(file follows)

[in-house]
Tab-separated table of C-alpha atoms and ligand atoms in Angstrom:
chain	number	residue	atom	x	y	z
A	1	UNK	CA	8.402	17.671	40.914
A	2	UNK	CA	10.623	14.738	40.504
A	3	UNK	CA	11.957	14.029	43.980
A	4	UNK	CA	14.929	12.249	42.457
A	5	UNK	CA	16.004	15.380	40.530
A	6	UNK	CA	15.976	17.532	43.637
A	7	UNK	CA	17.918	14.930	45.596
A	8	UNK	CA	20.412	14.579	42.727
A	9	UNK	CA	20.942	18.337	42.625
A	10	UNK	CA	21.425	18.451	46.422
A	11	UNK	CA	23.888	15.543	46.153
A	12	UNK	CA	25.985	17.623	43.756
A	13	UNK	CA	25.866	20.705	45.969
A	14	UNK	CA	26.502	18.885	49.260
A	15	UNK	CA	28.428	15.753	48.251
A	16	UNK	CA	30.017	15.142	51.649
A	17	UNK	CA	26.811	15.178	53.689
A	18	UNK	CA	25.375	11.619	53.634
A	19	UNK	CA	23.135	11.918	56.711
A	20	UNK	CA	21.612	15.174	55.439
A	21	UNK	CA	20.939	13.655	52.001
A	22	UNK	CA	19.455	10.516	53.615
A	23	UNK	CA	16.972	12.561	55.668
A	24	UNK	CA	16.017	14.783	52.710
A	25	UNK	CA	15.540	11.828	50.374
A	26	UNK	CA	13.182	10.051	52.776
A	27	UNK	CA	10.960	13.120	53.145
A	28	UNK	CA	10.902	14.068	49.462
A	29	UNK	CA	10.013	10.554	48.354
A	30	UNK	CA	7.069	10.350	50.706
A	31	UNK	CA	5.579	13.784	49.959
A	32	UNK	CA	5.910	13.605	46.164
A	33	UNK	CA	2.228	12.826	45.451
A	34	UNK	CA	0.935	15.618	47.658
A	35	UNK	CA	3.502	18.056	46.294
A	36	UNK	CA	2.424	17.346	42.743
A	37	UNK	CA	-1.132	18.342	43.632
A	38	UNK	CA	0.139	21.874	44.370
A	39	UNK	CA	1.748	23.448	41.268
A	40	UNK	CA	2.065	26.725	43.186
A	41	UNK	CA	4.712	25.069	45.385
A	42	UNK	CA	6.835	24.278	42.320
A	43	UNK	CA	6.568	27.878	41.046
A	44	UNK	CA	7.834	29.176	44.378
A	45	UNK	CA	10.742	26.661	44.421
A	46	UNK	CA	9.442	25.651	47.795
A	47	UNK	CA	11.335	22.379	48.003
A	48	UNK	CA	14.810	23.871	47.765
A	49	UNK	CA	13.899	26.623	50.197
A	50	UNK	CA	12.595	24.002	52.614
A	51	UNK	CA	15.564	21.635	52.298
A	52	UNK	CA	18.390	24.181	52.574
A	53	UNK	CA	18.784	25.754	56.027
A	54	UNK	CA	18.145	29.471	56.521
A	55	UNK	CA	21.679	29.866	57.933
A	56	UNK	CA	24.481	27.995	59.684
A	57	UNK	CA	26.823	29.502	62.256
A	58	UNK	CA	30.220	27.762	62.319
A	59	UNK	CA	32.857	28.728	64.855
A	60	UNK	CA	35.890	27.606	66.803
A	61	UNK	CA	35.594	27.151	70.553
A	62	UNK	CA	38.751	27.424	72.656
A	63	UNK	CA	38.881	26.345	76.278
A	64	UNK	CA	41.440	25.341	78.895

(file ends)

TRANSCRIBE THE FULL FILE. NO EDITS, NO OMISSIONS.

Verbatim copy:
[in-house]
Tab-separated table of C-alpha atoms and ligand atoms in Angstrom:
chain	number	residue	atom	x	y	z
A	1	UNK	CA	8.402	17.671	40.914
A	2	UNK	CA	10.623	14.738	40.504
A	3	UNK	CA	11.957	14.029	43.980
A	4	UNK	CA	14.929	12.249	42.457
A	5	UNK	CA	16.004	15.380	40.530
A	6	UNK	CA	15.976	17.532	43.637
A	7	UNK	CA	17.918	14.930	45.596
A	8	UNK	CA	20.412	14.579	42.727
A	9	UNK	CA	20.942	18.337	42.625
A	10	UNK	CA	21.425	18.451	46.422
A	11	UNK	CA	23.888	15.543	46.153
A	12	UNK	CA	25.985	17.623	43.756
A	13	UNK	CA	25.866	20.705	45.969
A	14	UNK	CA	26.502	18.885	49.260
A	15	UNK	CA	28.428	15.753	48.251
A	16	UNK	CA	30.017	15.142	51.649
A	17	UNK	CA	26.811	15.178	53.689
A	18	UNK	CA	25.375	11.619	53.634
A	19	UNK	CA	23.135	11.918	56.711
A	20	UNK	CA	21.612	15.174	55.439
A	21	UNK	CA	20.939	13.655	52.001
A	22	UNK	CA	19.455	10.516	53.615
A	23	UNK	CA	16.972	12.561	55.668
A	24	UNK	CA	16.017	14.783	52.710
A	25	UNK	CA	15.540	11.828	50.374
A	26	UNK	CA	13.182	10.051	52.776
A	27	UNK	CA	10.960	13.120	53.145
A	28	UNK	CA	10.902	14.068	49.462
A	29	UNK	CA	10.013	10.554	48.354
A	30	UNK	CA	7.069	10.350	50.706
A	31	UNK	CA	5.579	13.784	49.959
A	32	UNK	CA	5.910	13.605	46.164
A	33	UNK	CA	2.228	12.826	45.451
A	34	UNK	CA	0.935	15.618	47.658
A	35	UNK	CA	3.502	18.056	46.294
A	36	UNK	CA	2.424	17.346	42.743
A	37	UNK	CA	-1.132	18.342	43.632
A	38	UNK	CA	0.139	21.874	44.370
A	39	UNK	CA	1.748	23.448	41.268
A	40	UNK	CA	2.065	26.725	43.186
A	41	UNK	CA	4.712	25.069	45.385
A	42	UNK	CA	6.835	24.278	42.320
A	43	UNK	CA	6.568	27.878	41.046
A	44	UNK	CA	7.834	29.176	44.378
A	45	UNK	CA	10.742	26.661	44.421
A	46	UNK	CA	9.442	25.651	47.795
A	47	UNK	CA	11.335	22.379	48.003
A	48	UNK	CA	14.810	23.871	47.765
A	49	UNK	CA	13.899	26.623	50.197
A	50	UNK	CA	12.595	24.002	52.614
A	51	UNK	CA	15.564	21.635	52.298
A	52	UNK	CA	18.390	24.181	52.574
A	53	UNK	CA	18.784	25.754	56.027
A	54	UNK	CA	18.145	29.471	56.521
A	55	UNK	CA	21.679	29.866	57.933
A	56	UNK	CA	24.481	27.995	59.684
A	57	UNK	CA	26.823	29.502	62.256
A	58	UNK	CA	30.220	27.762	62.319
A	59	UNK	CA	32.857	28.728	64.855
A	60	UNK	CA	35.890	27.606	66.803
A	61	UNK	CA	35.594	27.151	70.553
A	62	UNK	CA	38.751	27.424	72.656
A	63	UNK	CA	38.881	26.345	76.278
A	64	UNK	CA	41.440	25.341	78.895